To say that Sandy Wilson’s parody of 1920s comedy musicals amounts to frothy, inconsequential fun is high praise in hard times. At Mme Dubonnet’s School for Young Ladies in the South of France, there’s no need to worry about elections or impeachments or anything other than partnering up and living happily ever after.
The Boy Friend will always be known as the show that helped to launch Julie Andrews’ career, back when she made her Broadway debut as Polly Browne in 1954. But 65 years on, the show still holds up – especially in Matthew White’s fizzing revival – as it fondly ridicules the lightness and simplicity of the ‘roaring’ decade while slightly yearning for it, too.
Certainly the clothes were better back then. Paul Farnsworth’s costumes are an endless parade of incredible patterns and hues, balanced nicely against the clean whites and deep blues of the set. For all its luridness, a vivid palette of intense colours and patterns enriched by Paul Anderson’s riviera light, it’s the azure that is most transporting. It takes us to a world of sky, sea and instant eternal love. And, of course, absurd accents like someone doing a bad Gorden Kaye impression.
But it all adds to the fun, the joie de vivre, the sheer silliness of it all. There are a lot of characters in this show, and literally all of them get engaged by the end – except for maid Hortense, a wonderfully chic and slightly stern Tiffany Graves, who wants to carry on being able to sleep with whomever she wants whenever she wants.
Alongside Polly Browne, whose stern millionaire father won’t allow her to lose her heart even as he’s losing his, is a gaggle of four classmates whose every word, giggle and heel-kick is in perfect sync. They’re wonderfully identikit, which comes in handy for Bill Deamer’s bustling choreography full of tap and charlestons, two-steps and tangos.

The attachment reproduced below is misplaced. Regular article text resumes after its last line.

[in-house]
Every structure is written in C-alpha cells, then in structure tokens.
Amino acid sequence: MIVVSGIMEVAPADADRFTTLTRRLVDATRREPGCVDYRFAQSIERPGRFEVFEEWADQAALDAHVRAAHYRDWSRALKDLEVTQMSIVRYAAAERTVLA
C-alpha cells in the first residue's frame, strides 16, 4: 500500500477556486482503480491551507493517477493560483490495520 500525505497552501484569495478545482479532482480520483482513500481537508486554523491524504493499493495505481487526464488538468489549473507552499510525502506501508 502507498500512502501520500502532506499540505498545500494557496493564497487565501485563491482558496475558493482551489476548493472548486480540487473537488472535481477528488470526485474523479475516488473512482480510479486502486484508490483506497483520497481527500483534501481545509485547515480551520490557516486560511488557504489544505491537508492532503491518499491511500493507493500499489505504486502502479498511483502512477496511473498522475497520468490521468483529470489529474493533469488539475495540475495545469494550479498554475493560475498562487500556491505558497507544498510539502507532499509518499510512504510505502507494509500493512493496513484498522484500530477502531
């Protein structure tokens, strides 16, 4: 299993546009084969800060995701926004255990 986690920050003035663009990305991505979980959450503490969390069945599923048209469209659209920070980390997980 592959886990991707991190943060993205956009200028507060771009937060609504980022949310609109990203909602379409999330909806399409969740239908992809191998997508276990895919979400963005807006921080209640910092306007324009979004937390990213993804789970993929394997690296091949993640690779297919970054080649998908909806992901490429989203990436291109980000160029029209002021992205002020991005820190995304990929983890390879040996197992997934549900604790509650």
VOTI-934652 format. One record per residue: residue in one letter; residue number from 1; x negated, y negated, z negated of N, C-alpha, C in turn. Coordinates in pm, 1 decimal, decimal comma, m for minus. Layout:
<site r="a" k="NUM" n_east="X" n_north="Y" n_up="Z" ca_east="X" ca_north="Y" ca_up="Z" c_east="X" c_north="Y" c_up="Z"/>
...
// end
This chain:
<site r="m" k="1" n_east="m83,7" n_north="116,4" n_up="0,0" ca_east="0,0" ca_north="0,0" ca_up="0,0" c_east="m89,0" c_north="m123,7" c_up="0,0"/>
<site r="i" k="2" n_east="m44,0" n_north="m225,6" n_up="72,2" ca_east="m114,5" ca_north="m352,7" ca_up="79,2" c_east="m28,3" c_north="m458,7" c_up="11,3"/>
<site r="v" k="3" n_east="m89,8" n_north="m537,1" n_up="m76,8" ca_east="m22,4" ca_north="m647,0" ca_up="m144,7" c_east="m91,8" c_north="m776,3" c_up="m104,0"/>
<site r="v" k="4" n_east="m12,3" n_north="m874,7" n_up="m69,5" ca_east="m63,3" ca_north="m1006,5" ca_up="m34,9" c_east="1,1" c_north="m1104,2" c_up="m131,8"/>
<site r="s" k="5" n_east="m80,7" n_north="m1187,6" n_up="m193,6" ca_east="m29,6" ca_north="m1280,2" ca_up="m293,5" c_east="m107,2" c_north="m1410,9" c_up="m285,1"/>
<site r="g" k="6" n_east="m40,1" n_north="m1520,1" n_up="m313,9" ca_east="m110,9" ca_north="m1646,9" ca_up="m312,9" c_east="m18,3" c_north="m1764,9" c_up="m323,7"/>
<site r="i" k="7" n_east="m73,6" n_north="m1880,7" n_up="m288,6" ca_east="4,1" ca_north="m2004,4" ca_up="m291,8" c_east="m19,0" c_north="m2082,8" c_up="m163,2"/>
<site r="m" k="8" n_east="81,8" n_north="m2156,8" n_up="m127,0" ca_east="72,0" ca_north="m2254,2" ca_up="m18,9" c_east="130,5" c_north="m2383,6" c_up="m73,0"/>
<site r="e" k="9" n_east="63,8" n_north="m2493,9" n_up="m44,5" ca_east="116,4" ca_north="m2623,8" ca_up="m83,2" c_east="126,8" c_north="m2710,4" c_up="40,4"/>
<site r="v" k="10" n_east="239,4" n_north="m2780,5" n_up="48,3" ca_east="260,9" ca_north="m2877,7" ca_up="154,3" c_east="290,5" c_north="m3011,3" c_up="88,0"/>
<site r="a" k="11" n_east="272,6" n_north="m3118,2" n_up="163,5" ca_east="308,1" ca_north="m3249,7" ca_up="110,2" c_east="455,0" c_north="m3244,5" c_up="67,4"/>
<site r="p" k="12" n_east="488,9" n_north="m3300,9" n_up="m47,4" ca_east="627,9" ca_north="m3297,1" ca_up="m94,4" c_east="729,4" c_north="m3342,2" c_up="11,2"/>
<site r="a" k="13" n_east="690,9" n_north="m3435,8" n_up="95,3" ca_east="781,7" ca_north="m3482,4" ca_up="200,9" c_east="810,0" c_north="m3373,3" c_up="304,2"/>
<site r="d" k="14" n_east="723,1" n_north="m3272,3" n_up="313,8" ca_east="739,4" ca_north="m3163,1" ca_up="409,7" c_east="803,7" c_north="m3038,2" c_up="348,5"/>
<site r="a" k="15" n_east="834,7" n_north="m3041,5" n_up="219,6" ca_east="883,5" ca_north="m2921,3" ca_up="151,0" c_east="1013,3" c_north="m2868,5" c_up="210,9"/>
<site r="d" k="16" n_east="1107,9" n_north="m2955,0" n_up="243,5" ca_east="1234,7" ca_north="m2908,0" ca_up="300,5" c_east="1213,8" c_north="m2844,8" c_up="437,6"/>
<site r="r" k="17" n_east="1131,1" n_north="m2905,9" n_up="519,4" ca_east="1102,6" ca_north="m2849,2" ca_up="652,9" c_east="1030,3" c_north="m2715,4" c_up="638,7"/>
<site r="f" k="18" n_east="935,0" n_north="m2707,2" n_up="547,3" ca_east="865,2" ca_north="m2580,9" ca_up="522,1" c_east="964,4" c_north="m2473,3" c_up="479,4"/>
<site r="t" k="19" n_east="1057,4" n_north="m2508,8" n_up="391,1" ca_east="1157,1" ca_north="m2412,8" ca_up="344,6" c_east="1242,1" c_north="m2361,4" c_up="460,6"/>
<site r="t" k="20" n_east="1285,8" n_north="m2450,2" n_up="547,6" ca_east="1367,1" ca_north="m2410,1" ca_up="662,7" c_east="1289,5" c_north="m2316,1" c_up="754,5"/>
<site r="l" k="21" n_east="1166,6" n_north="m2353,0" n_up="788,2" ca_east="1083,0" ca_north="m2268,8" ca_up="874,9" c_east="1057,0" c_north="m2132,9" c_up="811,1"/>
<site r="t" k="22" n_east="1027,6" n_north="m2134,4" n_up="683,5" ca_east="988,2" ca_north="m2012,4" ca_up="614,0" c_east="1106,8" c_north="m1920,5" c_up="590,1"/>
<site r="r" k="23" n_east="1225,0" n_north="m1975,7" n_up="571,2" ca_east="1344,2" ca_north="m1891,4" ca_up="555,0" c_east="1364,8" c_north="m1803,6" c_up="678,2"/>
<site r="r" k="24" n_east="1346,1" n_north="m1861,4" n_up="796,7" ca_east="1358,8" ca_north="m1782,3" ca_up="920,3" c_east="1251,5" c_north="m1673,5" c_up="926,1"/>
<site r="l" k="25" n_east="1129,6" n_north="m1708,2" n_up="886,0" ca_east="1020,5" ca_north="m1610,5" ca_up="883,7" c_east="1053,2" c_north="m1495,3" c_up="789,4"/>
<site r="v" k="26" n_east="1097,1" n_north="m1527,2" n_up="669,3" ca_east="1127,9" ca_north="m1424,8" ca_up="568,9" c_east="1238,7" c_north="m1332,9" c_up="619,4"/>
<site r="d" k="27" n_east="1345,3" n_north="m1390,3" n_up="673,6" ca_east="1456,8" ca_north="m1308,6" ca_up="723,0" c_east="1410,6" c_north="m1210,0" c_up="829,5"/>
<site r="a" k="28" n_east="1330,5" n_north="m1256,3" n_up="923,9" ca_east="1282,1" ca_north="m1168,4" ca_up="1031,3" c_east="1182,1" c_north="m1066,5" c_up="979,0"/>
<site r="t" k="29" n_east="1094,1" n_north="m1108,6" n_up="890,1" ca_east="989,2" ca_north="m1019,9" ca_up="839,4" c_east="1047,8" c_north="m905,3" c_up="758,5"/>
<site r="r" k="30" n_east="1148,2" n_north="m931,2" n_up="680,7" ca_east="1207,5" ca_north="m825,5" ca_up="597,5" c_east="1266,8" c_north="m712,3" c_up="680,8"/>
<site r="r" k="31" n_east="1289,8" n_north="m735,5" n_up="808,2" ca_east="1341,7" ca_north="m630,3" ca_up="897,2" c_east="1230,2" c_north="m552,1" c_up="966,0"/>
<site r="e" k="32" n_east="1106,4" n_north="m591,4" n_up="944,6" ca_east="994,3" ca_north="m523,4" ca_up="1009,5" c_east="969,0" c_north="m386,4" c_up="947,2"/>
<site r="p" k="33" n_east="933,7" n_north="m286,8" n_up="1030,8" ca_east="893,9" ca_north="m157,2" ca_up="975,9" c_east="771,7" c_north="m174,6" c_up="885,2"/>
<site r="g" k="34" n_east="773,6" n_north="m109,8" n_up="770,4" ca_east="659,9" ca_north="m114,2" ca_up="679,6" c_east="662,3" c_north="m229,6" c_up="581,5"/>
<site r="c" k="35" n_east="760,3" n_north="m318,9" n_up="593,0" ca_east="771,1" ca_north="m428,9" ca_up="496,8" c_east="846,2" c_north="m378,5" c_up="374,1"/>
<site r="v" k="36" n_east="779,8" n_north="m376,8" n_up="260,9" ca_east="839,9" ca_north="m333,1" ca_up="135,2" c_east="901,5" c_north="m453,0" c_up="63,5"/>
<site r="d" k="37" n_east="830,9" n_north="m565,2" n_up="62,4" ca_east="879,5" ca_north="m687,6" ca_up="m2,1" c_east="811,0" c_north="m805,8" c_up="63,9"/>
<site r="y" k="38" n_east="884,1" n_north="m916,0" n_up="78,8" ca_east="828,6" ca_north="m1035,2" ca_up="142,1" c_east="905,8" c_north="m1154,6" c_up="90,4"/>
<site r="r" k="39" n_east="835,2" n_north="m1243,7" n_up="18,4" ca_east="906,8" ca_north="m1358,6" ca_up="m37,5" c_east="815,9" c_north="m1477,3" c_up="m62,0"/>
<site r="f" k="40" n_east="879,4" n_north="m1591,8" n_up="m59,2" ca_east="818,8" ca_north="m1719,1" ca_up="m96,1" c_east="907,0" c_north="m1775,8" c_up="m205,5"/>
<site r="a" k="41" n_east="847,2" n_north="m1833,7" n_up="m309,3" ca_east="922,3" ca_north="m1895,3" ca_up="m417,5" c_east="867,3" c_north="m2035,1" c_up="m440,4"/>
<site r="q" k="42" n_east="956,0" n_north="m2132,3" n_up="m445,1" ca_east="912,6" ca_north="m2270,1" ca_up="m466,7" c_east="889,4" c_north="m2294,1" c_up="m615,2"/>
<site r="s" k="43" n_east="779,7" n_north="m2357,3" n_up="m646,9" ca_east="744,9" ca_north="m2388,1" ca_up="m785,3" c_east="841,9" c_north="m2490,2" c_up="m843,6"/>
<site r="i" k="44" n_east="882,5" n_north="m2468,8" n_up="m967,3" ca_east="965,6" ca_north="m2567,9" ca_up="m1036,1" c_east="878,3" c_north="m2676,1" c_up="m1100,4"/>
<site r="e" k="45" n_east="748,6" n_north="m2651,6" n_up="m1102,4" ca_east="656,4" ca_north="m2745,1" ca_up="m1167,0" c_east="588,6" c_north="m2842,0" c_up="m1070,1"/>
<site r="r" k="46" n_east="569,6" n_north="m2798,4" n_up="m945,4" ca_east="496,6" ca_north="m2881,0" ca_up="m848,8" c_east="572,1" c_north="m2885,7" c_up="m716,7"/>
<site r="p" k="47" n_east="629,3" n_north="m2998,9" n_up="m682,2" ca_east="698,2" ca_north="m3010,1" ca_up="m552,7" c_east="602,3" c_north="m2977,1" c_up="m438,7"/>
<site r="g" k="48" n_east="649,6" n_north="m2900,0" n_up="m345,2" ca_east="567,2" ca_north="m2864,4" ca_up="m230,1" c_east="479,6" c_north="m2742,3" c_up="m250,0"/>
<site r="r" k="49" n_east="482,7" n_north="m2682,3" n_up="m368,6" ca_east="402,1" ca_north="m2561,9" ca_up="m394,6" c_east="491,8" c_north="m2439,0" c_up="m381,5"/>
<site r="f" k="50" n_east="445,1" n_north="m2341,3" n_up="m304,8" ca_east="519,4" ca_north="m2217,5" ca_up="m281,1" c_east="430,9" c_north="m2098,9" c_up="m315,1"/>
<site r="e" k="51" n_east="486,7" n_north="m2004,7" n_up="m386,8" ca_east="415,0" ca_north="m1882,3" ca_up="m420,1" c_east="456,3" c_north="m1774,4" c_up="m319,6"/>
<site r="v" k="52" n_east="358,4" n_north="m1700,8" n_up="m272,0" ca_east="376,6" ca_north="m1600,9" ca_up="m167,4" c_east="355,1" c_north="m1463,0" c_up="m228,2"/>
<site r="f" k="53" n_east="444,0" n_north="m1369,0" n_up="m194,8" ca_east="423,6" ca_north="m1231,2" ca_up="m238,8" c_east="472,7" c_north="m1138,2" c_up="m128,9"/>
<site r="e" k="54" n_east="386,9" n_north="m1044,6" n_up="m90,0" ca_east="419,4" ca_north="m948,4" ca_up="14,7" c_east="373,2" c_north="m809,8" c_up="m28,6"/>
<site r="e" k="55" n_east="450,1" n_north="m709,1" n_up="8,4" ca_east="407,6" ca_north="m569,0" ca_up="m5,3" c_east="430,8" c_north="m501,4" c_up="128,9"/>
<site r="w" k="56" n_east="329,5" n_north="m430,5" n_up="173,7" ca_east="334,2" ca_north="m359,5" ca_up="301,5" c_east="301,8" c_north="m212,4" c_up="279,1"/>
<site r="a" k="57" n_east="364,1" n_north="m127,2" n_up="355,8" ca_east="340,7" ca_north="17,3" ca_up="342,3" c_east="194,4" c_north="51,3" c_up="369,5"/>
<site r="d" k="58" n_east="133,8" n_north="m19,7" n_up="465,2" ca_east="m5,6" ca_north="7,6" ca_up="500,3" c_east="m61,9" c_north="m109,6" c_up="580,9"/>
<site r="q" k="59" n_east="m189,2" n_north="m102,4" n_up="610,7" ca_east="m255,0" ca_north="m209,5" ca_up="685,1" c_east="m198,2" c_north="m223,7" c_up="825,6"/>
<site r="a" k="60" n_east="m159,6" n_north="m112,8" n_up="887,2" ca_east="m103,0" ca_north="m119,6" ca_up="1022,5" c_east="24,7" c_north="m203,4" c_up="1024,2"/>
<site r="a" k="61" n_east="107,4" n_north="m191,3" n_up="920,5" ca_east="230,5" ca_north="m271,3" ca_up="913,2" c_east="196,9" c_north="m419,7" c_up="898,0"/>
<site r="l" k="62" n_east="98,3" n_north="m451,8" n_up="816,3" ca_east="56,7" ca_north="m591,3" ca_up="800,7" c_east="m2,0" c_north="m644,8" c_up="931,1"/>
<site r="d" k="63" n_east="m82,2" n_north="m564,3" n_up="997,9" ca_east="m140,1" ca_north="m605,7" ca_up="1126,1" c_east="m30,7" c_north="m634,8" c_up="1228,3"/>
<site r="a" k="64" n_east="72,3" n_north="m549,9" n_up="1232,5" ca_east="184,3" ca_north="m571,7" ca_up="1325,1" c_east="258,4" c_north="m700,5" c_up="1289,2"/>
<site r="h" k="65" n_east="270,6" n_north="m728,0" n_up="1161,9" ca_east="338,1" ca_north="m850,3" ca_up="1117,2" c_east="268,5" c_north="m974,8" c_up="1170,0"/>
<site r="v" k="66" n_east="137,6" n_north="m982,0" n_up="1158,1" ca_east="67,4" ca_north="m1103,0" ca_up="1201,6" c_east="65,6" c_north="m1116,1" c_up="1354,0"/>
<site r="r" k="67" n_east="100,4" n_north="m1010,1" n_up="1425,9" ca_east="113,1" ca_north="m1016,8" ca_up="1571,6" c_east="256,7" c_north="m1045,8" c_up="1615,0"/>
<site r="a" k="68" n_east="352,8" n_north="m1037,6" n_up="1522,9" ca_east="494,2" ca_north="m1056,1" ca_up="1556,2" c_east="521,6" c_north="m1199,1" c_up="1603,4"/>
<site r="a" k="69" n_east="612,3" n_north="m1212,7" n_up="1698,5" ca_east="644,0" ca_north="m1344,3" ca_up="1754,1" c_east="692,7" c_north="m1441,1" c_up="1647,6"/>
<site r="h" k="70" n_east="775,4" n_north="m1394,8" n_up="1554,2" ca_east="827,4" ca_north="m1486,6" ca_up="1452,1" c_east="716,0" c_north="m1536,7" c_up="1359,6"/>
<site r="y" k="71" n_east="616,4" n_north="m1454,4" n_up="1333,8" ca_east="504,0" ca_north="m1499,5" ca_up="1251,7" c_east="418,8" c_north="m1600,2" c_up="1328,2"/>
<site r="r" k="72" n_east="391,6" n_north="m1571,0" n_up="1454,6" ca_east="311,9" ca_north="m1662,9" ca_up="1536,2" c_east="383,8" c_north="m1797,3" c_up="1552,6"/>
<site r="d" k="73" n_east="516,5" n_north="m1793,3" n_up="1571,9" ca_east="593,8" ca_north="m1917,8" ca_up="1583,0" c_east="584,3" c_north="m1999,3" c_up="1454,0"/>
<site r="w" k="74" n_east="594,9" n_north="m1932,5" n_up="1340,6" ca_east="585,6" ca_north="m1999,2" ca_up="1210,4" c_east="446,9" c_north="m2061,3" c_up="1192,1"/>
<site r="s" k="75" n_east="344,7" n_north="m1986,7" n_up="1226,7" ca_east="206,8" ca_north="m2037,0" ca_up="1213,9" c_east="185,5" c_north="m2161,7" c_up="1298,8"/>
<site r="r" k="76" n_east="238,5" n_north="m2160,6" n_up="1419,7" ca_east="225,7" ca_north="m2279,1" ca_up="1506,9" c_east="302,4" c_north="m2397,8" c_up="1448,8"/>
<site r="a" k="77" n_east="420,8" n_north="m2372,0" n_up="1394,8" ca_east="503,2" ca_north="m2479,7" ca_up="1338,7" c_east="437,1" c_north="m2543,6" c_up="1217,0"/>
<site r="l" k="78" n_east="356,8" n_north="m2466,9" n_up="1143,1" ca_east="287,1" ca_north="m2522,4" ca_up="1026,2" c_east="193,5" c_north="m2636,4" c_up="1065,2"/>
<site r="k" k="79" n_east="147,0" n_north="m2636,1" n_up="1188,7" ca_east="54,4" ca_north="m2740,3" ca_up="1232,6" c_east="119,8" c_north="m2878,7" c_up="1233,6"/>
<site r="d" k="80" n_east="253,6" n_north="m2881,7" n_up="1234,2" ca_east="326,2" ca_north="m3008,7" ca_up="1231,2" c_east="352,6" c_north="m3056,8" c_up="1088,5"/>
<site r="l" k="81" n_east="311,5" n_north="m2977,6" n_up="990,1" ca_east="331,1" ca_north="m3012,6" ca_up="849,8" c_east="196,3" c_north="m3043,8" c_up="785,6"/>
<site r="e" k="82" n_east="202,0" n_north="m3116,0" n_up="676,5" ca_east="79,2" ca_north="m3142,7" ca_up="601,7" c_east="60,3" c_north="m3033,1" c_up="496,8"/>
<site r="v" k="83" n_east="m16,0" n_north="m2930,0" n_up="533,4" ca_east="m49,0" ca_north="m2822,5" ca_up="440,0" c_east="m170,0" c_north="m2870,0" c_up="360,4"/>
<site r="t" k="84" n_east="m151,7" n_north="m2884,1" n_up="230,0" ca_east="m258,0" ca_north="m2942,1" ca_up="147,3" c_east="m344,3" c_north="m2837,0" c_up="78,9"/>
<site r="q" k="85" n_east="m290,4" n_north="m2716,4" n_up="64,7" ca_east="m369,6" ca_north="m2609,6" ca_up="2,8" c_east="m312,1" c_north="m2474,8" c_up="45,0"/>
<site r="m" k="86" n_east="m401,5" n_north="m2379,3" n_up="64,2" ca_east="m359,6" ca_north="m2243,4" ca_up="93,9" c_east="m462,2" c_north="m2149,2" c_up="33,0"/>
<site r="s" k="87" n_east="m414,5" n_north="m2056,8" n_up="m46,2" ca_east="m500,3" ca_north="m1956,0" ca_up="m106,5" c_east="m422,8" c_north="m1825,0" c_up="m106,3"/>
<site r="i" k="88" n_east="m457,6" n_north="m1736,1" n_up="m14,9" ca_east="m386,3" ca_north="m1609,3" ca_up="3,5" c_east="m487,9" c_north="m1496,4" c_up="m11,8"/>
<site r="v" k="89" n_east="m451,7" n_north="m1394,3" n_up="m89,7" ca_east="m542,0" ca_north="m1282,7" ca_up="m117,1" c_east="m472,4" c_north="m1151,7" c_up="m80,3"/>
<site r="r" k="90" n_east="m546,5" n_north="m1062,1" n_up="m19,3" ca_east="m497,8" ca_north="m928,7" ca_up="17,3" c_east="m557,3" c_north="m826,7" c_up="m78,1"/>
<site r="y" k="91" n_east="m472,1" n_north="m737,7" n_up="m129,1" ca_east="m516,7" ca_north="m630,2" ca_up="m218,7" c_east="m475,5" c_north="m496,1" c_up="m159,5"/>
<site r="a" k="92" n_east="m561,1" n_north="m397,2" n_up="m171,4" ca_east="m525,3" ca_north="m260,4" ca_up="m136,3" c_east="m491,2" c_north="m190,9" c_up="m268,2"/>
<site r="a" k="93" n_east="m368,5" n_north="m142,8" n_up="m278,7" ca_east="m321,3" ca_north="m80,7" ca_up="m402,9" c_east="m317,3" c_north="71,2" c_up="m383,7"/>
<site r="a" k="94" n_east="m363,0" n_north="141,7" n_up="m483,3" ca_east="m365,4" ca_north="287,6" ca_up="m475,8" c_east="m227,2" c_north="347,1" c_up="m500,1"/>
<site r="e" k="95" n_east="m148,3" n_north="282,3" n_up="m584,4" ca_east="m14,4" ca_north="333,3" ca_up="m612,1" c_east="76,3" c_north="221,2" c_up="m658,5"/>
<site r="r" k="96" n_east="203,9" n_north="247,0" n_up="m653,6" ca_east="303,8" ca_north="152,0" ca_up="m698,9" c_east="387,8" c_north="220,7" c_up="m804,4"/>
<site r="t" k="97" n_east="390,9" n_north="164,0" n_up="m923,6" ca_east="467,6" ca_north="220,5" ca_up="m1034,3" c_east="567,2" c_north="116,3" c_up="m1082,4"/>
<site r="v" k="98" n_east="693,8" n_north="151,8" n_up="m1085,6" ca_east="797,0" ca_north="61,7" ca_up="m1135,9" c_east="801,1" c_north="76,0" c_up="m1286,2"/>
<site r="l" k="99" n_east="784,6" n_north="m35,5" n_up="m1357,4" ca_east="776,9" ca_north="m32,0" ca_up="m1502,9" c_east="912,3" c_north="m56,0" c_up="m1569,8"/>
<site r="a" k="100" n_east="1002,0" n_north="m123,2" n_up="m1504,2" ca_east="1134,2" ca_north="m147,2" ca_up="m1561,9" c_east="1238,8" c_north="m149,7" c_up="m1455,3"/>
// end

Adrian Edmondson and Issy van Randwyck have the most fun as Lord and Lady Brockhurst, she an arch and uptight society woman, he a lechy Englishman with high-waisted trousers, just one stop short of tying a hanky to his head.
But the moment that confirms the show’s stars is when, towards the end, Amara Okereke’s Polly, nervous and loveable, duets with Janie Dee’s graceful Mme Dubonnet singing Poor Little Pierrette. It’s an outstanding meeting of voices and generations, two immense talents set loose on a gorgeous song – perhaps the show’s only number that allows itself to be more than simple melody or silly parody.
While White’s production has those occasional moments, its comedy isn’t always on the mark; too indulgent, or fighting against the humour that’s already in the script. But, mostly, for a couple of colourful hours of song and dance and silliness, being in Nice is nicer than not.